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Immune Response is Uniquely Activated during Pregnancy, Report University of Pittsburgh Researchers

PITTSBURGH, February 21, 2002 — Scientists at the University of Pittsburgh are zeroing in on cellular changes associated with normal pregnancy and what these changes may mean in relation to preeclampsia and other disorders of pregnancy.

What they are finding is that normal pregnancy results in a significant increase in certain key cells that make up the body’s immune response. These cells prepare the mother to fight off infection, yet protect the growing fetus from being rejected as a foreign invader.

"We are the first ones to study immune system alterations during pregnancy in such great detail," said Patrizia Luppi, M.D., a research assistant professor of pediatrics at the University of Pittsburgh School of Medicine. Dr. Luppi is principal investigator of the study, which is being published in the February issue of the American Journal of Reproductive Immunology.

"We think that by helping to define the changes that take place at the cellular level in normal pregnancy, we can learn more about some of the problems of pregnancy, such as preeclampsia, premature labor or miscarriage, also at the cellular level," Dr. Luppi added.

What Luppi and her colleagues found, specifically, was an increase in immune cells known as monocytes and neutrophils -- white blood cells that destroy foreign particles such as bacteria and tissue debris. These immune cells were not only more numerous; they were also far more active than usual, releasing more of the specialized chemical markers that determine interactions among immune cells and between these cells and the walls of blood vessels. Such cellular interactions are vital to immune system defense against infection and disease.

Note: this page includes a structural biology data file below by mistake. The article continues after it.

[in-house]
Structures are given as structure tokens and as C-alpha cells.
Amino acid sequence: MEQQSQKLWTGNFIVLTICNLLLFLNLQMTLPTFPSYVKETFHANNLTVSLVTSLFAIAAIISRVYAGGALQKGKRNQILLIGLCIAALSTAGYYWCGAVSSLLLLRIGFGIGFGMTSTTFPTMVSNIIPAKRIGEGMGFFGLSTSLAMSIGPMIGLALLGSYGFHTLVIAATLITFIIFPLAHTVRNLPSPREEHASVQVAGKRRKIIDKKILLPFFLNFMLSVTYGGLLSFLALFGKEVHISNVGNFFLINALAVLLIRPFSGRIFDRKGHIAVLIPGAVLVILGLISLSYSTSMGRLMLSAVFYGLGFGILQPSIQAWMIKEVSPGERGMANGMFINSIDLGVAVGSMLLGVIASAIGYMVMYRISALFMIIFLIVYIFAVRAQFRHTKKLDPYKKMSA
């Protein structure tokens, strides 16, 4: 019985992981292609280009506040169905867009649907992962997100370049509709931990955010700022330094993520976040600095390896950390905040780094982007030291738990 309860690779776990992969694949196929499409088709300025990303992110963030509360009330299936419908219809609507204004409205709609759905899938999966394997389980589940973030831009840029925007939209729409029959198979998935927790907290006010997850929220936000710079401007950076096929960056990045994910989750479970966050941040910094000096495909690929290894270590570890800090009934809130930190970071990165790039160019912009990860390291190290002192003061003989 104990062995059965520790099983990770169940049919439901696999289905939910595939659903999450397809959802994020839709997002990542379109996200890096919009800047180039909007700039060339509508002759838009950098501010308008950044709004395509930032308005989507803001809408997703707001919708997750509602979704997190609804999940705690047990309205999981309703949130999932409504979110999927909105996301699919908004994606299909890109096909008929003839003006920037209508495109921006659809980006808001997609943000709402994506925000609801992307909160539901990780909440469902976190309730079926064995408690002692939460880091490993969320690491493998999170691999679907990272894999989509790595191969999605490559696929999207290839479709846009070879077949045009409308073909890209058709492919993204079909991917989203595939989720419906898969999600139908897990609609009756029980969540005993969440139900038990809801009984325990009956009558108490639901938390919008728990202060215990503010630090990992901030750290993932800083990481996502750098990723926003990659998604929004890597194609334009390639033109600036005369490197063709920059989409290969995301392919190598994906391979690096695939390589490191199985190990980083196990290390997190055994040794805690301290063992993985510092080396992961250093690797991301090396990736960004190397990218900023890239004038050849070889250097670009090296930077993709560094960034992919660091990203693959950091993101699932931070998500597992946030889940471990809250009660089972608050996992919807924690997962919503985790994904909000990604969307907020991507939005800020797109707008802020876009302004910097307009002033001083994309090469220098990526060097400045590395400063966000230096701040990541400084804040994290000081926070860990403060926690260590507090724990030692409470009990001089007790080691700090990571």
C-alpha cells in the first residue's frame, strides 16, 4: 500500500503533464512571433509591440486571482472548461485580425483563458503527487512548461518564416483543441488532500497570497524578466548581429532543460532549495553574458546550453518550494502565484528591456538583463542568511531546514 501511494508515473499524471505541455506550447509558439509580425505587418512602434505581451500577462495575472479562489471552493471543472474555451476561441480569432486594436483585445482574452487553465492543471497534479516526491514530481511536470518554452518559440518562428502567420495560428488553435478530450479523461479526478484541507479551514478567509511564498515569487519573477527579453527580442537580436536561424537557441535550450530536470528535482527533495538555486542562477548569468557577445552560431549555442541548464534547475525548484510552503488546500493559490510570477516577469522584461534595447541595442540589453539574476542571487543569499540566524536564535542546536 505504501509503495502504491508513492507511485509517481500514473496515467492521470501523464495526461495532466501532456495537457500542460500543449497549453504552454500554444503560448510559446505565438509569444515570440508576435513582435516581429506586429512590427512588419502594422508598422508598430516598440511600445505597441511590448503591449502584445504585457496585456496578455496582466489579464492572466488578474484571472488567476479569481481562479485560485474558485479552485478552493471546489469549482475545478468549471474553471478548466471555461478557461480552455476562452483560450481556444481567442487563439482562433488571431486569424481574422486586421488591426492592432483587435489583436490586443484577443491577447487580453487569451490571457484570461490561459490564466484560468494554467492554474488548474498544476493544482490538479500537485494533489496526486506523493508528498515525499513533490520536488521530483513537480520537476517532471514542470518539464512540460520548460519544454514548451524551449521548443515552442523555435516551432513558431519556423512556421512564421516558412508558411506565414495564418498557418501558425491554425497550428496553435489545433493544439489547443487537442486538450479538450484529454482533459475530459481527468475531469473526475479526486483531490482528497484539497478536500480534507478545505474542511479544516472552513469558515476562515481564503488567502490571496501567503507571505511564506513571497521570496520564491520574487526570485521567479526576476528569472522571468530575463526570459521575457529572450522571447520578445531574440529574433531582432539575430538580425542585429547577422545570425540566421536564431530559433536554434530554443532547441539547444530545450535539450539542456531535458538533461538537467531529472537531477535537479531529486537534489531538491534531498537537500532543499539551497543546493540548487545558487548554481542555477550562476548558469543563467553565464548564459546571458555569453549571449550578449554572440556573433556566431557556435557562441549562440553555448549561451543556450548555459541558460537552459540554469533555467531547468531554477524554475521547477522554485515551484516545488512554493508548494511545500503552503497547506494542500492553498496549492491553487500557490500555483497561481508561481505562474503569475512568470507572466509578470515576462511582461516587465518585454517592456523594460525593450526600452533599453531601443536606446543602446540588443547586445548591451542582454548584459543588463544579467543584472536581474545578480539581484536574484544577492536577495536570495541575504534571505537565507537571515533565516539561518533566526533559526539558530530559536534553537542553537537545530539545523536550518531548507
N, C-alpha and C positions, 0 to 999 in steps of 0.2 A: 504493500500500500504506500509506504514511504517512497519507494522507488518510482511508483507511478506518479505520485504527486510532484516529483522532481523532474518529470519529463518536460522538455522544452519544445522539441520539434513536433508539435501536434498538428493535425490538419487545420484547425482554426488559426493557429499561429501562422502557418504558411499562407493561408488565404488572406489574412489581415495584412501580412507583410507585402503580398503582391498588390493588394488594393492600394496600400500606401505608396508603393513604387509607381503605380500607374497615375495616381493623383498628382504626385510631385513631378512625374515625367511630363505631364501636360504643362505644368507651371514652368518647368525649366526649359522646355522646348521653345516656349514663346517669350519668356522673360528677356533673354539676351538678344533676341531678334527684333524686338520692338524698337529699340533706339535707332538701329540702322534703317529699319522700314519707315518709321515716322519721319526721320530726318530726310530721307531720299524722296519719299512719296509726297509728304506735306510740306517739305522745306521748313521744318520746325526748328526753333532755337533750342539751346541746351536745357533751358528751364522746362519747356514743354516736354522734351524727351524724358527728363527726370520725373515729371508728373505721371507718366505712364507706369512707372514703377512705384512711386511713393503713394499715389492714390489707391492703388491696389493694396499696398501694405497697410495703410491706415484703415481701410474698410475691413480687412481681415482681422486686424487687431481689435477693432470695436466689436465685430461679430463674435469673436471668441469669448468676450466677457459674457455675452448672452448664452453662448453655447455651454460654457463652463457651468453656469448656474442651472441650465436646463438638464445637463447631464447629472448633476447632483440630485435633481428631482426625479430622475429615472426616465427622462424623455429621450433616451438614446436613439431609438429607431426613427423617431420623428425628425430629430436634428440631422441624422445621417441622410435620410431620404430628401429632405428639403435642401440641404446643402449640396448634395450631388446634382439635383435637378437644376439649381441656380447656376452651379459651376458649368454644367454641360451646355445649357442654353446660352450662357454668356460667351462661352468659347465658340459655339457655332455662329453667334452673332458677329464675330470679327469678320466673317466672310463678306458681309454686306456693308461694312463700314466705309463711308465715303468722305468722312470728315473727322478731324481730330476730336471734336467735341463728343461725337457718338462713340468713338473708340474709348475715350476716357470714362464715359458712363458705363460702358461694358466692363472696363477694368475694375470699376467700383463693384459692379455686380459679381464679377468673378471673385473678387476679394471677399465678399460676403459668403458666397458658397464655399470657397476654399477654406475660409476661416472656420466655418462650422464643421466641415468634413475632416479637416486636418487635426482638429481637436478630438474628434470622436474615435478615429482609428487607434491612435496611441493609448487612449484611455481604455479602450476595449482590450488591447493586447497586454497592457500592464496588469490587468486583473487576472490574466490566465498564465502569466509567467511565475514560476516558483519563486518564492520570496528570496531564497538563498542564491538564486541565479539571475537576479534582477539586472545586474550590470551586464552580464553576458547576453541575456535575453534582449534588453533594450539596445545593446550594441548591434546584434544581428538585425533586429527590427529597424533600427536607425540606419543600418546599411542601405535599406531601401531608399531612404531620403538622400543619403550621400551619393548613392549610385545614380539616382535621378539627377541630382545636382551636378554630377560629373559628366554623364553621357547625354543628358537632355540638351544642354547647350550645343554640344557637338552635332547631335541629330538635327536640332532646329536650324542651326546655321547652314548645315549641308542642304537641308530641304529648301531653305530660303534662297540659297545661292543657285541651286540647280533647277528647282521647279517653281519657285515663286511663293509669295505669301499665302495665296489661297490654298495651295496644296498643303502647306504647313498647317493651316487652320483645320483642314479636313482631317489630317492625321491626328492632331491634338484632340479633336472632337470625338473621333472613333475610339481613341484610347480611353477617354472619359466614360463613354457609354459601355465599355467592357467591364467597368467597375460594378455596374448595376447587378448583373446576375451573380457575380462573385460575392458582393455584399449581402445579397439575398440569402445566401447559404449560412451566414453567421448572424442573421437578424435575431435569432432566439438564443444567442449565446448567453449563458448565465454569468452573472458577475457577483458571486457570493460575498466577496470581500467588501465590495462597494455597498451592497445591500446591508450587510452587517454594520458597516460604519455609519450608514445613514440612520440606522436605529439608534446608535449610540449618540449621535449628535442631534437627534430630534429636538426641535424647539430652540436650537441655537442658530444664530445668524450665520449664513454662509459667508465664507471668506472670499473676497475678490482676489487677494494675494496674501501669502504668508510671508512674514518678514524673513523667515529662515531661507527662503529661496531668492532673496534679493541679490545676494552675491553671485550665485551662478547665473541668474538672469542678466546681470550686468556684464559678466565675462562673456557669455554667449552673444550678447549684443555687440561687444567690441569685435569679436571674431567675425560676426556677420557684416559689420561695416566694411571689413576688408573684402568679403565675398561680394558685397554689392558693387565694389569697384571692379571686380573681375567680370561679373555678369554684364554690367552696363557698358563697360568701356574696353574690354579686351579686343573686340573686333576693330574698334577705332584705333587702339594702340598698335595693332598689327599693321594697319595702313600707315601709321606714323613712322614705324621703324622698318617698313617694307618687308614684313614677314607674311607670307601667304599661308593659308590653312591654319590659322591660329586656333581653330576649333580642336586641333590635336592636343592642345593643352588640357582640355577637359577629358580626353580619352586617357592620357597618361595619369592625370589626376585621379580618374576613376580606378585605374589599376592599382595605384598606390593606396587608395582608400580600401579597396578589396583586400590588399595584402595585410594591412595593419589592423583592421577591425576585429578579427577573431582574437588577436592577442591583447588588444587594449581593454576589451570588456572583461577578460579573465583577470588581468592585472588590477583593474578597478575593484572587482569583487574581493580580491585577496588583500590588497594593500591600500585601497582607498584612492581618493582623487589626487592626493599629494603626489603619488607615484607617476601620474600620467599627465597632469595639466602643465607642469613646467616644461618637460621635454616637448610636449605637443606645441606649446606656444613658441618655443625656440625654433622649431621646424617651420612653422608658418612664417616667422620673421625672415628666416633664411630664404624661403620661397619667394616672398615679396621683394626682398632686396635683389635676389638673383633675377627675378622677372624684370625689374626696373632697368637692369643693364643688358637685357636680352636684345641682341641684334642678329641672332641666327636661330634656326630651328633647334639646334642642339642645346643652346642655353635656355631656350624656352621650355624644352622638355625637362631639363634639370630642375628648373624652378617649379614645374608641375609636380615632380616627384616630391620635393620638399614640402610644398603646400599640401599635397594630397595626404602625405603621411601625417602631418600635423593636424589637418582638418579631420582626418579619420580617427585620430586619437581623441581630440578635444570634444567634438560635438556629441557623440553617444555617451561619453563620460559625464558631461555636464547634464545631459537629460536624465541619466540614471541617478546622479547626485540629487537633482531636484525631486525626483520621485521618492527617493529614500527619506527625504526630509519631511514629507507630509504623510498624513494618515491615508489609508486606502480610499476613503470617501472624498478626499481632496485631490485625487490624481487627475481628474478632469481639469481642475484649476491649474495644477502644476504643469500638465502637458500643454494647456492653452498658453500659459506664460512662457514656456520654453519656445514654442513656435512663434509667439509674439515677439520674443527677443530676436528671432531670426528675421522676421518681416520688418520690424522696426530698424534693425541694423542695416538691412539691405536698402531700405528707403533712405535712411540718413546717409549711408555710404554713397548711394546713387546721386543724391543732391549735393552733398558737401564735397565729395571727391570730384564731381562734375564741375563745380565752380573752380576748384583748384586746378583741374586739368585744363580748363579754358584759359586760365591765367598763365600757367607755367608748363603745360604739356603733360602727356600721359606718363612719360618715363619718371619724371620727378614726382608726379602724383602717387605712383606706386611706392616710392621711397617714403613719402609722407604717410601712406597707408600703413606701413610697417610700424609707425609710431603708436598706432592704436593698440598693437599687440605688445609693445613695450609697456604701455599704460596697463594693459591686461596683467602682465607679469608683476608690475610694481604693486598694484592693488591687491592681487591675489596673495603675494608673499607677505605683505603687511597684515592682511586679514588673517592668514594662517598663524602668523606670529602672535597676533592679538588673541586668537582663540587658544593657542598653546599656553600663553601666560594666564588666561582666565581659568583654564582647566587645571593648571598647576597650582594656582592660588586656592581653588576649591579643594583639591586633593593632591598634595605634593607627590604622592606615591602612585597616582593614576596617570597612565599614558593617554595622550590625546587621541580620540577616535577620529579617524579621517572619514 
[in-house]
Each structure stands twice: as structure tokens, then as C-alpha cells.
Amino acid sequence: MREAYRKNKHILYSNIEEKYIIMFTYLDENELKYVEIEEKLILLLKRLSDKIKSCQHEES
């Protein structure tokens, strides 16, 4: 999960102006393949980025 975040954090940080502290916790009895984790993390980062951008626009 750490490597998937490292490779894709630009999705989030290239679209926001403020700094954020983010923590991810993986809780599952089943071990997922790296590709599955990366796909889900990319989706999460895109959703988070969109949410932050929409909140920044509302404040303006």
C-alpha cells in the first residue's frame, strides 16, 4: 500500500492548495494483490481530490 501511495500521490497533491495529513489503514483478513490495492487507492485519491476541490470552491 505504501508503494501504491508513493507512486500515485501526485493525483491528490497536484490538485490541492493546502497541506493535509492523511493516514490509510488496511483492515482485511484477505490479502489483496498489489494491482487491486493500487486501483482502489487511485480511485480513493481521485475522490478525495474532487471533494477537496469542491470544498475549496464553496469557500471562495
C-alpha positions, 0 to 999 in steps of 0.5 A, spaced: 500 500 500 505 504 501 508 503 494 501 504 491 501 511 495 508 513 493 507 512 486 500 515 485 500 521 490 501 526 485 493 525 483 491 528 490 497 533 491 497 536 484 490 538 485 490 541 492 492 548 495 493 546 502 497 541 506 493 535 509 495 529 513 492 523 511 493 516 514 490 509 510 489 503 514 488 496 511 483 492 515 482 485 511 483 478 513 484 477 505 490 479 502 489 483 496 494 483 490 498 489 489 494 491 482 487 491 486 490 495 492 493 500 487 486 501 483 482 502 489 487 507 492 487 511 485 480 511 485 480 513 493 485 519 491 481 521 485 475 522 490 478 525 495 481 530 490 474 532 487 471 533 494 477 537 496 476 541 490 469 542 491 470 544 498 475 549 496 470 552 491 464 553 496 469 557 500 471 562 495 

Blood samples collected during the third trimester of pregnancy were compared from 36 women with normal pregnancies and 26 who were not pregnant, Dr. Luppi said.

While some immune system cells increased during pregnancy, others, such as lymphocytes, decreased, the study found. Also a form of white blood cell, lymphocytes produce antibodies. Dr. Luppi and her colleagues are now expanding their study of these alterations during pregnancy by measuring cytokines released by the activated immune cells. Cytokines are proteins produced by immune cells that promote inflammation.

"This is all considered to be part of a generalized inflammatory response," said Dr. Luppi. "A heightened immune response during pregnancy could conceivably protect the mother and baby during gestation, especially from an attack by foreign pathogens. This would explain why pregnant women usually don’t die from infections."

Further studies are needed to track immune response and associated cytokine activity throughout pregnancy, but these novel findings are intriguing, according to Dr. Luppi.

"Defining the immunological profile that occurs during normal pregnancy is the first step," she continued. "We can then compare the immunological changes that take place during a complicated pregnancy for diagnosis."

In addition to providing tools needed to identify women at risk, predict outcomes and formulate possible interventions, this work may provide useful insights into the causes of pregnancy complications, Dr. Luppi said.

In addition to Dr. Luppi, study authors include Massimo Trucco, M.D.; Julie DeLoia, Ph.D.; and Catherine Haluszczak, B.S.

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